Source: USGS

The Dirt on Permafrost Melting

Key Vocabulary: permafrost, ecosystem erosion, sediment, Arctic, Antarctic, thaw, carbon sink, greenhouse gases, boreal forest, wetland, aquatic, extinction, infrastructure.

Next Generation Science Standards:

  • MS-ESS3-3. Ask questions to clarify evidence of the factors that have caused the rise in global temperatures over the past century.
  • MS-ESS3-5. Ask questions to clarify evidence of the factors that have caused the rise in global temperatures over the past century.
  • MS-LS2-1. Analyze and interpret data to provide evidence for the effects of resource availability on organisms and populations of organisms in an ecosystem.
  • MS-LS2-3. Develop a model to describe the cycling of matter and flow of energy among living and nonliving parts of an ecosystem.

Article Guide: Permafrost_Article Guide

Human-caused climate change is a pervasive problem with devastating implications for the future of our planet, with global temperatures increasing at alarming rates. The rapid increases in temperature have been melting ice caps, rising sea levels, increasing soil erosion, changing weather patterns, and altering ecosystems. However, an important, yet little talked about that impact of climate change involves the melting of permafrost in and around Arctic and Antarctic regions.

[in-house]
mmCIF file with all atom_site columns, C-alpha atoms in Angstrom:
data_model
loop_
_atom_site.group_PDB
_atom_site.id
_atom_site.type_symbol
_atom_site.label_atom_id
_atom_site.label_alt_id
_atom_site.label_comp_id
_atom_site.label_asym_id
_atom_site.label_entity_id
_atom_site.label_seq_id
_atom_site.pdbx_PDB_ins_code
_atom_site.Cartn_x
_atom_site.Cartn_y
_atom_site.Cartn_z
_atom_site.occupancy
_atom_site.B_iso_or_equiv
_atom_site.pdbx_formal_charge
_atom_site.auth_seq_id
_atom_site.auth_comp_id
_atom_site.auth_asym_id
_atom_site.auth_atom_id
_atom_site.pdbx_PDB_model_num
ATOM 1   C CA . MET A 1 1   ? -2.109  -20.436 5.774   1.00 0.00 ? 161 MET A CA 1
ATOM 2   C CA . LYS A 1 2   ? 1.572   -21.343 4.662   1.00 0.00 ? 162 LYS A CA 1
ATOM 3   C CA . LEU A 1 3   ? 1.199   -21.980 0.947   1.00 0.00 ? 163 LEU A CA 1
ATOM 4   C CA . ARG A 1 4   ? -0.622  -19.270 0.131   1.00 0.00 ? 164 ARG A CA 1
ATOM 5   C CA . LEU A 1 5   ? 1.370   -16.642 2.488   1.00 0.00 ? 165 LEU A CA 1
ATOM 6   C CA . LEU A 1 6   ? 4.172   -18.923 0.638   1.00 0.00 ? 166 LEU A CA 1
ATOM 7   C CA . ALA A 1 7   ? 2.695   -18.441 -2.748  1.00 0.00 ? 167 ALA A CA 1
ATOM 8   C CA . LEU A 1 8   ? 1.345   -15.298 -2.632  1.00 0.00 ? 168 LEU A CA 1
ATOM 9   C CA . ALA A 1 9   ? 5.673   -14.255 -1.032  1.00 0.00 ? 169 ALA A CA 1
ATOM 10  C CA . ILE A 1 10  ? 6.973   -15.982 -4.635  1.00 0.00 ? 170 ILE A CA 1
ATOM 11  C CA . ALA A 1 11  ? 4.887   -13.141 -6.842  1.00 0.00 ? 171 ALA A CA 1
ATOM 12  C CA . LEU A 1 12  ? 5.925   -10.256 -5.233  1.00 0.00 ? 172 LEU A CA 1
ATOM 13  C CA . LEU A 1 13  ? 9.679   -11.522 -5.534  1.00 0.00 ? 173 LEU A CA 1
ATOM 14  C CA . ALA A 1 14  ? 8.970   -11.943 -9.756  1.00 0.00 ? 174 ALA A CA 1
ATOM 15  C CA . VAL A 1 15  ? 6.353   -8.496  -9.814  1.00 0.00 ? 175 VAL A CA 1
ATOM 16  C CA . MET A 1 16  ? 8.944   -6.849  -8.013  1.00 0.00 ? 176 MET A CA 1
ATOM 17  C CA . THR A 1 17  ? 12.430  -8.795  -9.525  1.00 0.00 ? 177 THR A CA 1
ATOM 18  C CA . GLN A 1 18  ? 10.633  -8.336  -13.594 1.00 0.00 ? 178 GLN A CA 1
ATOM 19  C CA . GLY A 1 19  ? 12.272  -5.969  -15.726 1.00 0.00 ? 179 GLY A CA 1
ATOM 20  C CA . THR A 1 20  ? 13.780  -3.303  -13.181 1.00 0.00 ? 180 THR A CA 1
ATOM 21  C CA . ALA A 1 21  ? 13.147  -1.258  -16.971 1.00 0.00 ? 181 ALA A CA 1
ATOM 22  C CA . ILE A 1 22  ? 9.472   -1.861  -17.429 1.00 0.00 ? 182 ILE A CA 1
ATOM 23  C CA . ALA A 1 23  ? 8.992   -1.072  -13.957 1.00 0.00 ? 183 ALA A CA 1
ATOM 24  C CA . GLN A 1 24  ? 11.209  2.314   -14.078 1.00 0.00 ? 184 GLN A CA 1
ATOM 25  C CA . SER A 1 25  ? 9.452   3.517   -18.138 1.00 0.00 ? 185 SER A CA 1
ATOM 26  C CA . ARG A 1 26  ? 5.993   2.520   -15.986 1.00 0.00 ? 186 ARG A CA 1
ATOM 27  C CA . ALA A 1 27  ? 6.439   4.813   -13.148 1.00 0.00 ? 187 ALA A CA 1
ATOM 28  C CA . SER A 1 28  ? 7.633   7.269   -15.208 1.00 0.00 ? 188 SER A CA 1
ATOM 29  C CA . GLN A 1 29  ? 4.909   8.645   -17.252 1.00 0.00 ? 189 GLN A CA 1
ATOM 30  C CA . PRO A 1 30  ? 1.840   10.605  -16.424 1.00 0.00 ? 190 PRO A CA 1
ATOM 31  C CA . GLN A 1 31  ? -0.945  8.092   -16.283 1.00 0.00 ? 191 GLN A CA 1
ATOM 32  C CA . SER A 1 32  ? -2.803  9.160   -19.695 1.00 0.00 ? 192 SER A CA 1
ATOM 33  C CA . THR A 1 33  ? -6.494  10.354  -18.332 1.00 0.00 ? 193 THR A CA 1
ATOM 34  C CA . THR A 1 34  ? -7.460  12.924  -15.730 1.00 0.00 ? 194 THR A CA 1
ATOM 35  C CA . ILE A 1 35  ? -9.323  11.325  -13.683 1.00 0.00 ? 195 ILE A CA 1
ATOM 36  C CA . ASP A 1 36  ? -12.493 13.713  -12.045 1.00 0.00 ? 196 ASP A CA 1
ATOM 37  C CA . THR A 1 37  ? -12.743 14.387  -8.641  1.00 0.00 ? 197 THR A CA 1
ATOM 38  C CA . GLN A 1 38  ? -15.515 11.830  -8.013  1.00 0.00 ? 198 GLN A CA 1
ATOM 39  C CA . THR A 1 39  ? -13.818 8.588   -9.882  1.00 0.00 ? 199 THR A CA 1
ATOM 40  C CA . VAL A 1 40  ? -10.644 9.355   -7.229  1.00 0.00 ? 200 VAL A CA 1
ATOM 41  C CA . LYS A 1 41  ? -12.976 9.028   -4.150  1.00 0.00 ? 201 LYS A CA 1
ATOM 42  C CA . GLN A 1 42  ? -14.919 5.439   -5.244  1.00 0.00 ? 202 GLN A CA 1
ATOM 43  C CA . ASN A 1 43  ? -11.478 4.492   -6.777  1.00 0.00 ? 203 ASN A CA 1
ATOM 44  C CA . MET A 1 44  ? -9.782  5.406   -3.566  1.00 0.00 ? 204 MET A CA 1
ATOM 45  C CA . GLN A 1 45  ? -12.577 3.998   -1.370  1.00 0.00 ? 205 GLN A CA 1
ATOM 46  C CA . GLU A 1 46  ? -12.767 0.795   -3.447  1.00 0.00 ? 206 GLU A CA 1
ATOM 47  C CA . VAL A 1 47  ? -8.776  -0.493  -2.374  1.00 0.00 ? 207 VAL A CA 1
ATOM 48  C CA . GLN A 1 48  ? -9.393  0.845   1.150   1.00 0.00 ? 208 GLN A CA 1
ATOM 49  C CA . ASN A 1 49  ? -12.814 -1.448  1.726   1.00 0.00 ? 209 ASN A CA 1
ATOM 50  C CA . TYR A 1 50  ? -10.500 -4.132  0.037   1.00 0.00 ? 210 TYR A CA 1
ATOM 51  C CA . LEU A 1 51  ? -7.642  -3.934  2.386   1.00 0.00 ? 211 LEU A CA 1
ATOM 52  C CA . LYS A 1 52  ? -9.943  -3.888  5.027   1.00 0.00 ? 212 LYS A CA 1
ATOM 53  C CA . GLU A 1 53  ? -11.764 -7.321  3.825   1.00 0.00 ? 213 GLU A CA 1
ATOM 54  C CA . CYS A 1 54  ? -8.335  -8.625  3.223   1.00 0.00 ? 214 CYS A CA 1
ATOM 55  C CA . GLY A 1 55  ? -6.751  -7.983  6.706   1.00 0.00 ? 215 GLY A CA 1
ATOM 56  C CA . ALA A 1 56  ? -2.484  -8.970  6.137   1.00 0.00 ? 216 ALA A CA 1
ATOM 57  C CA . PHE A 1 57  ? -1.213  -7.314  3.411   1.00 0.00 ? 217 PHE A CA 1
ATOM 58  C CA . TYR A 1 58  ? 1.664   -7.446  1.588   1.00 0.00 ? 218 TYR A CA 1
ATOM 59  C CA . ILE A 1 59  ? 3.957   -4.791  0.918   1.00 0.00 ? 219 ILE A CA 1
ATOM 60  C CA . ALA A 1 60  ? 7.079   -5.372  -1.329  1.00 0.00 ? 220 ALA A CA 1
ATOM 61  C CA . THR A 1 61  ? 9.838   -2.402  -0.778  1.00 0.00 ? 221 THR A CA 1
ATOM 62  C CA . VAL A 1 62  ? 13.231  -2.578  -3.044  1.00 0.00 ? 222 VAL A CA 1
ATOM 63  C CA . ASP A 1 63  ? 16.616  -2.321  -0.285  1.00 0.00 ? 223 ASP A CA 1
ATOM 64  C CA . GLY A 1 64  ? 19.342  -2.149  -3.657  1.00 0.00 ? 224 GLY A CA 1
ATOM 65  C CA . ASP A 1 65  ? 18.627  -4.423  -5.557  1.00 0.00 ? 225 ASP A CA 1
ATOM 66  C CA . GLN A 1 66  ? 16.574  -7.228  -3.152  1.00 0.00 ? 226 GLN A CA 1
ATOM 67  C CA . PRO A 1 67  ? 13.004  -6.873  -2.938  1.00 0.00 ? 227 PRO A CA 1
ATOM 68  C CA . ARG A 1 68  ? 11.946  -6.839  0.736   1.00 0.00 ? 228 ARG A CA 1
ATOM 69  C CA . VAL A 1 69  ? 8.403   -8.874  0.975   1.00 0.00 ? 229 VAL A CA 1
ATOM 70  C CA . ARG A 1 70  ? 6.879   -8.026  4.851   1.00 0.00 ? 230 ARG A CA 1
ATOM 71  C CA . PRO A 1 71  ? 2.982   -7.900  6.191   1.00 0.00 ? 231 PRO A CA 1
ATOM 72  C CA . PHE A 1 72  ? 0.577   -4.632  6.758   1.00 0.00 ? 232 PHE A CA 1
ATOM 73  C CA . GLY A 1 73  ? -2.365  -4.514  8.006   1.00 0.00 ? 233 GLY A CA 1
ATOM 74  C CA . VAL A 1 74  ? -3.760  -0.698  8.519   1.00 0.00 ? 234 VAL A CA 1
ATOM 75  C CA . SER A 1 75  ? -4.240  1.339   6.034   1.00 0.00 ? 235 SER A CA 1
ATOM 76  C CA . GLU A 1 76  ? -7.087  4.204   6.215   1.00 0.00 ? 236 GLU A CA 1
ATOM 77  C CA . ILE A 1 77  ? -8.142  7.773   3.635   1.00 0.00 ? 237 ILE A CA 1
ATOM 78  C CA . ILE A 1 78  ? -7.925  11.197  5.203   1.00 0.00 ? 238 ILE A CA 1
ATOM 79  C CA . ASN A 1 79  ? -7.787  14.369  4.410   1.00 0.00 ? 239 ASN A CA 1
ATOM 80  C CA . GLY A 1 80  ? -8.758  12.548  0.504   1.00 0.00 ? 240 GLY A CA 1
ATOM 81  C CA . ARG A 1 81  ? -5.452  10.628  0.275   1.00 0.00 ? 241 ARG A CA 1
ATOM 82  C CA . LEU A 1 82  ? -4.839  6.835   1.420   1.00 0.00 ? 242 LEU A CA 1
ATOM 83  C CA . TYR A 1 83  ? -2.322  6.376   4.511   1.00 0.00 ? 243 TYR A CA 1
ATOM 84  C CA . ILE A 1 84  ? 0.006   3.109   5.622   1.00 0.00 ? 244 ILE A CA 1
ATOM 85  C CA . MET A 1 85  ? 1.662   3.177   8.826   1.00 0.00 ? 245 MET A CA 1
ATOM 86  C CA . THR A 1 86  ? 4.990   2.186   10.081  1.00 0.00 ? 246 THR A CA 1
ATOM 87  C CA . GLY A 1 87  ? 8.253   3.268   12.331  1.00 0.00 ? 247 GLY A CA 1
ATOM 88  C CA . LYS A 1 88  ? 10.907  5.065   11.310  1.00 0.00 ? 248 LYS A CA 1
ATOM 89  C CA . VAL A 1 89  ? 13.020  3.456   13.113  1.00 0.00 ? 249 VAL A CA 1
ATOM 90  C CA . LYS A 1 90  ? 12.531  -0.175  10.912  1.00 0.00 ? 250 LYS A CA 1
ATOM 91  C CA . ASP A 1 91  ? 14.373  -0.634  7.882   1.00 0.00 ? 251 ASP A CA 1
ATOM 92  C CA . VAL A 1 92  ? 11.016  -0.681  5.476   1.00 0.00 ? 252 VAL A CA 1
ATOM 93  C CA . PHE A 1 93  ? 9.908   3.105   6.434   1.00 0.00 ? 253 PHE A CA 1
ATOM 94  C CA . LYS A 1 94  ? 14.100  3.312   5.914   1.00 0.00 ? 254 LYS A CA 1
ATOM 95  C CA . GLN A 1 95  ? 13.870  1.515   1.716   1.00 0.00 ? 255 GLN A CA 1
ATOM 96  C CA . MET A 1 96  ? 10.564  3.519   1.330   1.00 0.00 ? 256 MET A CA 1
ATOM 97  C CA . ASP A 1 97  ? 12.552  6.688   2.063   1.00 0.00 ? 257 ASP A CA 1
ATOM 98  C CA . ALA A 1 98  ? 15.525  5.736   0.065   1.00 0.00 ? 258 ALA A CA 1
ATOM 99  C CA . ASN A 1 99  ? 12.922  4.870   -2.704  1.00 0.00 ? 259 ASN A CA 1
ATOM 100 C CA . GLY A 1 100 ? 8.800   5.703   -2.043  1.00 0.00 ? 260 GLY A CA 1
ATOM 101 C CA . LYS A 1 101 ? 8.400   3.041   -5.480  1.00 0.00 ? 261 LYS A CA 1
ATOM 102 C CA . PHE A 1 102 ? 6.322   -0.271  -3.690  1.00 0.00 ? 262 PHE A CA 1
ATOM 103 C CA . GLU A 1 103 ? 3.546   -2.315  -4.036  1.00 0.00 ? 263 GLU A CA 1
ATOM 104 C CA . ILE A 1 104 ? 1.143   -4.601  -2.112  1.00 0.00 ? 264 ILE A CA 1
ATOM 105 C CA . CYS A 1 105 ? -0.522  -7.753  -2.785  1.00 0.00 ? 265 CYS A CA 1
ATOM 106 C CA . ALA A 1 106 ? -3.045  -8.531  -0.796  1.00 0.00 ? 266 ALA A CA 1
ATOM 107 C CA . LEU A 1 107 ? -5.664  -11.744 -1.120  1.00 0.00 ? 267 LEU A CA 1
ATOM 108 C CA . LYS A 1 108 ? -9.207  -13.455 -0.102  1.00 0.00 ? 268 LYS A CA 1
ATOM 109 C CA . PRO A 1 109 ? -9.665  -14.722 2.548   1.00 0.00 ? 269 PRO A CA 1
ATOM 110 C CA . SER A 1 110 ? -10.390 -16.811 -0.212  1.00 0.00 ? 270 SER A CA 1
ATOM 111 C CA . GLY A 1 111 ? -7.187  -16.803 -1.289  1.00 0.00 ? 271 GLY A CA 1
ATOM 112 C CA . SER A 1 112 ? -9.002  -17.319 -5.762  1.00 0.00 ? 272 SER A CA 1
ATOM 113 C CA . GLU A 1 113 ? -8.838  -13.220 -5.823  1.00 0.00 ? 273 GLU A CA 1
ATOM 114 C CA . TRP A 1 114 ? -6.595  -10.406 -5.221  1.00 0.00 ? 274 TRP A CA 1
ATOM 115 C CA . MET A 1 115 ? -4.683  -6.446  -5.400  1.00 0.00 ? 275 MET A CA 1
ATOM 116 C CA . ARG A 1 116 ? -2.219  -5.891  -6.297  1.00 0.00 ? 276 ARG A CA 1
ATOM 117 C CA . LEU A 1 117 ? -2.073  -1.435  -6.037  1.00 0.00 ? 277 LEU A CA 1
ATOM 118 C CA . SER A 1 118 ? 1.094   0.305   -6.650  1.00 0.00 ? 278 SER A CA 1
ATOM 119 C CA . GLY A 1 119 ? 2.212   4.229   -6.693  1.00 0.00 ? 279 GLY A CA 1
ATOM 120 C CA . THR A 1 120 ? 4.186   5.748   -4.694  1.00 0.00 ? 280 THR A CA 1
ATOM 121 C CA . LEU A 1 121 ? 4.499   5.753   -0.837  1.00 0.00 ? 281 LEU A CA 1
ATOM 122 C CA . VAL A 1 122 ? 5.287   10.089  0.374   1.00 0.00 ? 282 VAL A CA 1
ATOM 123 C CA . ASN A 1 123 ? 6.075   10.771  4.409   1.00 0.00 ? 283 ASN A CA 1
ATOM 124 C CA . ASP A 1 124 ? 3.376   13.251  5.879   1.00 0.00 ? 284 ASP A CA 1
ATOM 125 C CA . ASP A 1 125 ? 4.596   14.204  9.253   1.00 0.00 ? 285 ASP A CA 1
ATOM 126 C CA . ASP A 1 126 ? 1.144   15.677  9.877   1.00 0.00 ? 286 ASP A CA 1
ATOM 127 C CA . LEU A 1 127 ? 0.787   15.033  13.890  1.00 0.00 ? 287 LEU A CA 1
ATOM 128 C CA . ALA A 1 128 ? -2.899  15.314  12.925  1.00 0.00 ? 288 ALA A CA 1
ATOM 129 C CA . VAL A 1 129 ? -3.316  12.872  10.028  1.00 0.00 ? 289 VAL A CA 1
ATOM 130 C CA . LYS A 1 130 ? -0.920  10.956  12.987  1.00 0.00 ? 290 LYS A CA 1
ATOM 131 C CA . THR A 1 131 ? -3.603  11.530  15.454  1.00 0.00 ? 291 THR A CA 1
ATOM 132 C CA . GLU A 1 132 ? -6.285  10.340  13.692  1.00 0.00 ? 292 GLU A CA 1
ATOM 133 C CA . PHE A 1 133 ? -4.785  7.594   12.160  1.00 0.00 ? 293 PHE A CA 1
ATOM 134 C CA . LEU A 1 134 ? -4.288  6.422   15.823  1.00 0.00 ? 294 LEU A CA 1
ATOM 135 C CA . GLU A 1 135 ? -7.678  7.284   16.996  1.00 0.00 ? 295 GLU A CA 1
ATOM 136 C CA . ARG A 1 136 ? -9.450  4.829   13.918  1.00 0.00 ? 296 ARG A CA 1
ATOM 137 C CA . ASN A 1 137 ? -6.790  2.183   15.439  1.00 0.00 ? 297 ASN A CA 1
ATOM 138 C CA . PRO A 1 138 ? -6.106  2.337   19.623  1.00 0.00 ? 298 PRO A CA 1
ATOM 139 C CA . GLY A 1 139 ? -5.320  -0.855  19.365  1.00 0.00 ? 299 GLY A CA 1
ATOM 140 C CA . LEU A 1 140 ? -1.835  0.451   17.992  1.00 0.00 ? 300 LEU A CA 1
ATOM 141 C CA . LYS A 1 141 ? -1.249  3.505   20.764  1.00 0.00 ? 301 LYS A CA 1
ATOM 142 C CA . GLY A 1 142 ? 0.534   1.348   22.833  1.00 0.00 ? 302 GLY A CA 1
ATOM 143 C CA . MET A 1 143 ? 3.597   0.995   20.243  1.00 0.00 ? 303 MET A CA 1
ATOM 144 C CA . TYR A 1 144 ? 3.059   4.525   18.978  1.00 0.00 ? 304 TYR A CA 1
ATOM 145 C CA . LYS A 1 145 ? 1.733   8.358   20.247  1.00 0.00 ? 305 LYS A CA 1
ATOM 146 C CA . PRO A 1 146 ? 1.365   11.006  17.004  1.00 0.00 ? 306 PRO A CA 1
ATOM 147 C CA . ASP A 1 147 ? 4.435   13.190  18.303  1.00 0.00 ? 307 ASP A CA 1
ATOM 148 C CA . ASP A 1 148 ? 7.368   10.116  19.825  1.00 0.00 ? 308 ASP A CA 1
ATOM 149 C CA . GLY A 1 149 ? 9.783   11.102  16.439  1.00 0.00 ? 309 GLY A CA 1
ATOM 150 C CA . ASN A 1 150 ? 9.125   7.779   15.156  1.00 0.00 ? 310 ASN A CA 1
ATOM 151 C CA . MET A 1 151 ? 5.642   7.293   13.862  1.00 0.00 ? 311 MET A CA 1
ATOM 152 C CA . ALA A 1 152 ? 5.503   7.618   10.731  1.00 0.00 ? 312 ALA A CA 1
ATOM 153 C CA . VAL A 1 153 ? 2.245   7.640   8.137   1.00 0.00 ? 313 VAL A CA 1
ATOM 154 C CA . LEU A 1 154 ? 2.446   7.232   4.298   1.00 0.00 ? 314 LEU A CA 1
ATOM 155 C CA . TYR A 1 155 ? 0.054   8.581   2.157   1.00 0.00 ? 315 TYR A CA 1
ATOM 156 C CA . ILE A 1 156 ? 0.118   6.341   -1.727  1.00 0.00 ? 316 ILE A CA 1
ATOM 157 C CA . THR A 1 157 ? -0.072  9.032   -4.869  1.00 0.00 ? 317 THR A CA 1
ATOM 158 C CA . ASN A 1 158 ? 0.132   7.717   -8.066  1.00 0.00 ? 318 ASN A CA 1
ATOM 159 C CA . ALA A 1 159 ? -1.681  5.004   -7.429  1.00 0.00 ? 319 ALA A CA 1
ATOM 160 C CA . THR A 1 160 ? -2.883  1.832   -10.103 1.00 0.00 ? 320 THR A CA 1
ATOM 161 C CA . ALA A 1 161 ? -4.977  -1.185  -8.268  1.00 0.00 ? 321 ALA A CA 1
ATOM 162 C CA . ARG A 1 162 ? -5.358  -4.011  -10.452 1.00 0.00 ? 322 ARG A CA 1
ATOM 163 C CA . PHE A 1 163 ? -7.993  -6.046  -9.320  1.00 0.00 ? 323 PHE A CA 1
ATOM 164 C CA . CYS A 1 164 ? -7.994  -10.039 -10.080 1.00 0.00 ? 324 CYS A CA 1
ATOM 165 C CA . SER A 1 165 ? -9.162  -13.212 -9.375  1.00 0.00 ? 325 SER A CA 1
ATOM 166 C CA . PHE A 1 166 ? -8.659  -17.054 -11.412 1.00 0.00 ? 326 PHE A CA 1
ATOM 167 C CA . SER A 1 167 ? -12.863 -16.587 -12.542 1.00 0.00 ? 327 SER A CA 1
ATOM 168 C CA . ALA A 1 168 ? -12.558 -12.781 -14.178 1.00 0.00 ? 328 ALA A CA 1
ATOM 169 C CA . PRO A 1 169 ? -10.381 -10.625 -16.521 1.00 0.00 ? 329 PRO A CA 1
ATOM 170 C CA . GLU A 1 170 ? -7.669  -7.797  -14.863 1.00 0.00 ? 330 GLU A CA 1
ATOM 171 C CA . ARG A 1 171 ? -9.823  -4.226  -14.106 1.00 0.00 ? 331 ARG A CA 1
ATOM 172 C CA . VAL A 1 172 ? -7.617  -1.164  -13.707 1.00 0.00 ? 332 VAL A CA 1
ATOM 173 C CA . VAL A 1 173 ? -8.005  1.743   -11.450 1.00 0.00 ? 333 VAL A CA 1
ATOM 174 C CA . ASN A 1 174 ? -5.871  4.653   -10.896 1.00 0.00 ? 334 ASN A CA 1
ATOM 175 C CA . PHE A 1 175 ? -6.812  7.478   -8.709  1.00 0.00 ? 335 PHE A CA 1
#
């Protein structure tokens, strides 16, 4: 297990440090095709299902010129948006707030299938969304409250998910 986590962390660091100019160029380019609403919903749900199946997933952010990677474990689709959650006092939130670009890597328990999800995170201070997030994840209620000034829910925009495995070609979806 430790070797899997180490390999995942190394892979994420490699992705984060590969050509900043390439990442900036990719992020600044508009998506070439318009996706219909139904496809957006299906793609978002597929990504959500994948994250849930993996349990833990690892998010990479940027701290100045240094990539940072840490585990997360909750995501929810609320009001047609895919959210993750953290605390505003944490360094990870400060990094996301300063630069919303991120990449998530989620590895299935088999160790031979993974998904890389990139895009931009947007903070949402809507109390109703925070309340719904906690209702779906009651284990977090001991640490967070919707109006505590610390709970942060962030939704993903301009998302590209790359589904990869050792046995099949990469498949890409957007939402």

What is permafrost?

Permafrost is permanently frozen ground of soil, sand, minerals, and rocks, found in cold climates where the layer does not thaw completely, such as Greenland, China, Russia, Canada, and Alaska. The ice binds the sediment, soil, and rock together, with the top few meters, called the active layer, thawing every summer and freezing every winter. The permafrost has to stay under 0°C for about two consecutive years and reaches depths of up to 1500 meters.

Permafrost also acts as a carbon sink, storing a large amount of buried carbon in the form of dead animals and plants. This is important because carbon sinks store more carbon than they emit. One way carbon sinks can be thought of as is a sponge absorbing carbon. When the plants die or leaves fall the carbon is added to the soil. The carbon can be buried and stored in the soil and in Arctic regions in the permafrost.

Why a melting permafrost is a problem:

The melting permafrost melting is part of a positive feedback loop, in which a change helps produce the conditions for more change to occur.  In this case, increased global temperatures have caused the permafrost to melt, allowing the organic matter trapped in the ground to be released. The greenhouse gases, such as carbon dioxide and methane, are being released from the organic matter into the atmosphere, which causes global temperatures to increase, continuing the cycle of permafrost melting.


The positive feedback loop of permafrost melting. Source: University of Edinburgh

And while the permafrost does go through periods of thawing and freezing from winter to spring, it is supposed to be a gradual process. A large amount of carbon dioxide should not be released from the permafrost layer and if the temperatures are continuing to increase then the permafrost may not go through the freezing part of the process. Researchers have predicted that the permafrost layer is expected to completely melt by 2090 by looking at climate models.